Cigarette maker Altria’s $13 billion investment in the troubled vaping company Juul has gone up in smoke—now worth less than 5% of its original value as U.S. regulators move to ban its e-cigarettes.
Altria slashed the value of its Juul investment by more than $1.2 billion Thursday, pegging its new value at $450 million as it reported second-quarter earnings. The Marlboro maker had recently valued its stake in the company at a vastly reduced $1.6 billion.
Despite the losses Altria said it would maintain its investment deal with Juul, including an agreement not to market or invest in competing vaping products.
“At this point in the process we’ve chosen not to make any different decisions,” Altria CEO Billy Gifford told industry analysts on a call. “We think the right decision currently is to stay under the non-compete.”
Altria, based in Richmond, Virginia, is Juul’s largest investor with a 35% stake. Altria executives signed the $12.8-billion pact in 2018, betting that Juul’s popular vaping devices presented a lucrative alternate to tobacco products.
Last month, however, the U.S. Food and Drug Administration announced plans to ban the small cartridge-based e-cigarettes, saying Juul had failed to provide key information about potentially harmful chemicals in its nicotine formula. The decision surprised industry observers and experts given that the FDA has authorized several competing e-cigarettes and Juul spent years gathering data to support its application.
In yet another twist to the company’s fortunes, the FDA reopened its review of Juul’s application earlier this month after a federal court blocked the ban from immediately taking effect. For now, Juul is able to continue selling its products while the FDA review continues.
The Juul decision is part of a sweeping FDA review of all U.S. e-cigarettes aimed at eliminating those that haven’t been shown to help smokers reduce or quit smoking.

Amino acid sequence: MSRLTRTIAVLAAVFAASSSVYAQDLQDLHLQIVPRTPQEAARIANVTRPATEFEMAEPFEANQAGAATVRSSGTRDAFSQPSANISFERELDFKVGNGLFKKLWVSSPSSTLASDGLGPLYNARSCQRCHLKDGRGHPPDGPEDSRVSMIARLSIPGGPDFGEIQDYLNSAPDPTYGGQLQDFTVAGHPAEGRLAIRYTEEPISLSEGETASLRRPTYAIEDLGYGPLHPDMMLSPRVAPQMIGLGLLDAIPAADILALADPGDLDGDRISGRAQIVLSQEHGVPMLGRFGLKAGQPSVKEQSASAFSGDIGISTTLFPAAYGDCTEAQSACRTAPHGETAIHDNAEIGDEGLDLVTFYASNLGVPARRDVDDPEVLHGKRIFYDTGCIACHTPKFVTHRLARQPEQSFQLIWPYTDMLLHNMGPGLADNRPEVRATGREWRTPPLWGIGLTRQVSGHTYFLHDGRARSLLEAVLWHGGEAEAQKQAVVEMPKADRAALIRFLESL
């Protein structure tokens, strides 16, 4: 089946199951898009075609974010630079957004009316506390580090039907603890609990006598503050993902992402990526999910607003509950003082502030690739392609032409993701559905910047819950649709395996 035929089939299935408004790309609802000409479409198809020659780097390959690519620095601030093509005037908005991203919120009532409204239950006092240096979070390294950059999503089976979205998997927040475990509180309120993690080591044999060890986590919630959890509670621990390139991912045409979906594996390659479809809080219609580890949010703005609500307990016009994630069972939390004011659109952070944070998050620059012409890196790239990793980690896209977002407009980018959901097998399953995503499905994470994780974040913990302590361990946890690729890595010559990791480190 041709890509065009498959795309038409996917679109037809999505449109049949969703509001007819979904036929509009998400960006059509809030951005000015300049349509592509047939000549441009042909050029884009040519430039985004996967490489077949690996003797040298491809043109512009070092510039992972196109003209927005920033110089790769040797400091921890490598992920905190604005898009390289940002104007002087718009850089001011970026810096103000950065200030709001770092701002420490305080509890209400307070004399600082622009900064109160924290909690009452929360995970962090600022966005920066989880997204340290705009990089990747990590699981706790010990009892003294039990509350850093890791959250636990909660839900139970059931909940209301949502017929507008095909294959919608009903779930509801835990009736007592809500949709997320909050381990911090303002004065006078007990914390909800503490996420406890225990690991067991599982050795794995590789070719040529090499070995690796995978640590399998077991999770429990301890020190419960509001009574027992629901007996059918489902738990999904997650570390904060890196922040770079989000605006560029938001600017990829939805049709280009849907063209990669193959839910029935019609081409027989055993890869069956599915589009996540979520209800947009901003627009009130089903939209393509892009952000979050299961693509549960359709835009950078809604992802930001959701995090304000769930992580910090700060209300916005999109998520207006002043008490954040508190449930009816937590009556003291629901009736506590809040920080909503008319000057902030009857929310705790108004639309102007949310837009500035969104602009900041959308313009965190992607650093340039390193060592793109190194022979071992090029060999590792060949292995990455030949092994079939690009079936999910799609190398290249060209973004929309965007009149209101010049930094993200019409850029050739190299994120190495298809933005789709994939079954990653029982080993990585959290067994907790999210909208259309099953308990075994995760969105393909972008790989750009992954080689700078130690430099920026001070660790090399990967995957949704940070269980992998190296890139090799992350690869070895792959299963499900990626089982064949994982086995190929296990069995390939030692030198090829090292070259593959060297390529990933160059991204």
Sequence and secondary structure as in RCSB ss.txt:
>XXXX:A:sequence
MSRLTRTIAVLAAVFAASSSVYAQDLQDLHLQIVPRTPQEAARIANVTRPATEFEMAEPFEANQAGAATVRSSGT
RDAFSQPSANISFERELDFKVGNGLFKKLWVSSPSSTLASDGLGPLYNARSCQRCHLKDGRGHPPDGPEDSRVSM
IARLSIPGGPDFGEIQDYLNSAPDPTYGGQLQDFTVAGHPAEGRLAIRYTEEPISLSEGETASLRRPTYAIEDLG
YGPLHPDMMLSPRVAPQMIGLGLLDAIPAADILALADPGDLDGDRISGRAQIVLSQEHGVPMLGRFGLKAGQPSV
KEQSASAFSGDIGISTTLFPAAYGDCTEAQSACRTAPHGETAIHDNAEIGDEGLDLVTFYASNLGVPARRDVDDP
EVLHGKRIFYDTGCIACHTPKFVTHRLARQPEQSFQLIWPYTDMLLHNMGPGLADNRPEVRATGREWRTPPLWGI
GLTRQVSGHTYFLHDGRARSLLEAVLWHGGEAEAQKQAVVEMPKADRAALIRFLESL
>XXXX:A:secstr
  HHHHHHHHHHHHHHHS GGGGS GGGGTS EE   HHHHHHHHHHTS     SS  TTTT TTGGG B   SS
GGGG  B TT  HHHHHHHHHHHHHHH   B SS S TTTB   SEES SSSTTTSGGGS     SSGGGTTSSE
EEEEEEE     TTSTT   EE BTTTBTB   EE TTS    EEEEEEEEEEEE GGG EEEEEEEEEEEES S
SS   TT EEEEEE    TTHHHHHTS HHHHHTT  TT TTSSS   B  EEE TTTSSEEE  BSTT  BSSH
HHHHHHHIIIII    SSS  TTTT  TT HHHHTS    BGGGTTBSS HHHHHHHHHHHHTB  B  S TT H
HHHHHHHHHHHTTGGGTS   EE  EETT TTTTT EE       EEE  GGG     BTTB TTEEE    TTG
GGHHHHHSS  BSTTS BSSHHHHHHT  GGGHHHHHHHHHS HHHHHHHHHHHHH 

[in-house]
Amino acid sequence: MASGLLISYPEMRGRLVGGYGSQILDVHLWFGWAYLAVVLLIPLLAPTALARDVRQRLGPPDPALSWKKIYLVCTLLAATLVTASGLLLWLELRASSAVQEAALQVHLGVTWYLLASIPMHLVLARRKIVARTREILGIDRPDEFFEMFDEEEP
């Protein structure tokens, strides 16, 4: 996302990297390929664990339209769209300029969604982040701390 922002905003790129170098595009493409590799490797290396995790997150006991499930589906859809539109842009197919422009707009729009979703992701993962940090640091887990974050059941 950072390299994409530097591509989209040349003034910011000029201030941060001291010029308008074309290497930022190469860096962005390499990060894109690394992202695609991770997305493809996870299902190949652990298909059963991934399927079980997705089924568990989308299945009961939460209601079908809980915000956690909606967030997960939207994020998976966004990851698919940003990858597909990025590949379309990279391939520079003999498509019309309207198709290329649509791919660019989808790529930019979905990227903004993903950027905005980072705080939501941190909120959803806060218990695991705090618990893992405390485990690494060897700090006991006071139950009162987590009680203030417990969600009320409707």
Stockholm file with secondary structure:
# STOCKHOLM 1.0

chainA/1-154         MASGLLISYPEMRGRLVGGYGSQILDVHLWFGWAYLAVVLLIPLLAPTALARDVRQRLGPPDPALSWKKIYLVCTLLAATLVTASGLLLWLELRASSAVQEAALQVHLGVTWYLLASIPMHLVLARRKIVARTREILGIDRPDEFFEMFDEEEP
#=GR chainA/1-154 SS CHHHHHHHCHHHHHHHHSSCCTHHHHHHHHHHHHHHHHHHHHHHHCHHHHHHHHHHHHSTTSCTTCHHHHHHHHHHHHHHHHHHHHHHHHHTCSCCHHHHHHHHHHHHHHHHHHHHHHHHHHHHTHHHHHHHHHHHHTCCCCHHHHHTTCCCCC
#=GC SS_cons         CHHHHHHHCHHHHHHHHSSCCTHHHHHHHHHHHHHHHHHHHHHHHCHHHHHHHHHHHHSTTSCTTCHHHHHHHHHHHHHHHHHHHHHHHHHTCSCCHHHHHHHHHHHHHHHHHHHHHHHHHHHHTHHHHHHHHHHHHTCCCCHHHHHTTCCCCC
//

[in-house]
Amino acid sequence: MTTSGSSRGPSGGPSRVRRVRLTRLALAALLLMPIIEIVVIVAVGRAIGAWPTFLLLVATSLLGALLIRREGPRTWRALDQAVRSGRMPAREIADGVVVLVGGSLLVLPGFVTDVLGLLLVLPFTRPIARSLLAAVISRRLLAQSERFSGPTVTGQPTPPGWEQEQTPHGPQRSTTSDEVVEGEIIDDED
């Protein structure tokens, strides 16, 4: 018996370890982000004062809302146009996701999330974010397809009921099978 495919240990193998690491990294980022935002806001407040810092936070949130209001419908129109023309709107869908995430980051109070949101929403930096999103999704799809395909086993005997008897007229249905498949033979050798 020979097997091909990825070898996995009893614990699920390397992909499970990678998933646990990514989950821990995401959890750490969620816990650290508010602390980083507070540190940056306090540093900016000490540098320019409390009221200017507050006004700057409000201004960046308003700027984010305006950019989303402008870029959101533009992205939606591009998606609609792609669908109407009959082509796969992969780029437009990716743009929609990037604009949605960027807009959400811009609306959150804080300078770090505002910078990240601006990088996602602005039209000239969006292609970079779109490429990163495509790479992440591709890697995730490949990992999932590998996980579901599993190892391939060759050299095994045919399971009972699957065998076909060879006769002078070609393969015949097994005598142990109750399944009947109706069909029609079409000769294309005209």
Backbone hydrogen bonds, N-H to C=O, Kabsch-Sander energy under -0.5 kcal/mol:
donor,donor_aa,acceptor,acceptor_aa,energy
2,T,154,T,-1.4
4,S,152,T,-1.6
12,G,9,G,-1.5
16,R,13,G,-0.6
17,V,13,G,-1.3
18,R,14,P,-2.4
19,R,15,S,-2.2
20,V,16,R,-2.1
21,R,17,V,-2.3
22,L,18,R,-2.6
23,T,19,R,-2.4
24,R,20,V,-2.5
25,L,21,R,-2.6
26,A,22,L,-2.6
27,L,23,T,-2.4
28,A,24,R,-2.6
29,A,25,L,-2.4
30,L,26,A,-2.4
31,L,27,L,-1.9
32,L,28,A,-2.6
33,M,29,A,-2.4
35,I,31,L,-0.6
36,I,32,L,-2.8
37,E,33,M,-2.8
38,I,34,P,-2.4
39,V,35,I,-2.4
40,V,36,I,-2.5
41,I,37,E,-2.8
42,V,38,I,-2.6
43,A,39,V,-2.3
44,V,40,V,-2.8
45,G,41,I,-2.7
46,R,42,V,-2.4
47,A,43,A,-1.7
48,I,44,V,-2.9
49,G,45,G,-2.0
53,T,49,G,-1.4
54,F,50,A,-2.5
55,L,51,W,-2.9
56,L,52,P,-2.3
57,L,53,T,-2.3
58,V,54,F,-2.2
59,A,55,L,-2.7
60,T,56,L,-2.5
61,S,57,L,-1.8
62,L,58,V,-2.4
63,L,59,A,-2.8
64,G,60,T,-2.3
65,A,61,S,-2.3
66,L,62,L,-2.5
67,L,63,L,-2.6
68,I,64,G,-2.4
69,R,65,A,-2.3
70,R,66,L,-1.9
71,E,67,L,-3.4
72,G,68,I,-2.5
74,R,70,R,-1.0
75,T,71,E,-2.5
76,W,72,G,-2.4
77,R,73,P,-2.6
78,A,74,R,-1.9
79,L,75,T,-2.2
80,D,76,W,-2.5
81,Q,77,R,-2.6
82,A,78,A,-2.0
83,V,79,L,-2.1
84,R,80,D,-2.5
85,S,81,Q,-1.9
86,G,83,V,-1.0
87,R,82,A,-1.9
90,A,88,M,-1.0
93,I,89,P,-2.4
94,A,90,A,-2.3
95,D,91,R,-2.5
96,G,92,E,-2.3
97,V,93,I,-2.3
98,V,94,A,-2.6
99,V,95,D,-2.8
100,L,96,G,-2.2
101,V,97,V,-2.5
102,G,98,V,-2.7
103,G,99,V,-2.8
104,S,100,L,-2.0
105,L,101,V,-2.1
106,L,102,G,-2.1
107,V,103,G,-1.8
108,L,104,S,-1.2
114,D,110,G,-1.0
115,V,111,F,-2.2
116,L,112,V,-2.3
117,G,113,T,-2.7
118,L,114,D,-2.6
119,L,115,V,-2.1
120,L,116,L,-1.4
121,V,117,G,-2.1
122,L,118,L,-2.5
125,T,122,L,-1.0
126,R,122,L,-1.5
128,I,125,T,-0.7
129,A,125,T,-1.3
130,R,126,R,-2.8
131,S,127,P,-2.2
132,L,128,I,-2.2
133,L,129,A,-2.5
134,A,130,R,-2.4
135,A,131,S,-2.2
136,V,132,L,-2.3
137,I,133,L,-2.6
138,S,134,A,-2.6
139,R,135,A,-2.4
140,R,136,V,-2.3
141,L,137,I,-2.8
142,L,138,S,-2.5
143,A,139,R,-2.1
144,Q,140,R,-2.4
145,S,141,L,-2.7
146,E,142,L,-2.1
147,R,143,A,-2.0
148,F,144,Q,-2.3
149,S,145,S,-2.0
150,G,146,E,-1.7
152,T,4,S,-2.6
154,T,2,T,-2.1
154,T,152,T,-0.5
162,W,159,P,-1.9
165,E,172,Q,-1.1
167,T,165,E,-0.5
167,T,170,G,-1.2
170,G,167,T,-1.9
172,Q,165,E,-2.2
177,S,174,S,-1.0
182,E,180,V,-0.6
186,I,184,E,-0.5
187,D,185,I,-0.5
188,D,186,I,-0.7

Juul rocketed to the top of the U.S. vaping market five years ago on the popularity of flavors including mango, mint and creme brulee. But the company’s rise was fueled by underage use among teenagers who became hooked on Juul’s high-nicotine pods.
Since 2019, the company has been in retreat: halting all U.S. advertising, discontinuing most of its flavors and rebranding itself as a product for older smokers looking to switch from traditional cigarettes.
The financial hit to Juul contributed to a nearly 60% drop in Altria’s quarterly earnings of 49 cents per share.
Excluding Juul and other one-time expenses the company’s adjusted earnings were $1.26 per share, just ahead of Wall Street estimates. Six analysts surveyed by Zacks Investment Research expected earnings of $1.25 per share.
Net revenue slid nearly 6% to $6.5 billion due to lower sales of cigarettes and other core products. The company brand’s include Parliament and Marlboro cigarettes, Black and Mild cigars and Skoal chewing tobacco.
Altria, the nation’s largest cigarette maker, has been attempting to diversify its product offerings into vaping and nicotine pouches as traditional tobacco use continues to fade.
Smoking has been declining for more than five decades. Some 42% of U.S. adults smoked in the early 1960s. That was down to less than 13% in the latest report from the Centers for Disease Control and Prevention
For the full-year Altria said it expects earnings in the range of $4.79 to $4.93 per share.
Shares of Altria Group Inc. were essentially flat in early trading Thursday.
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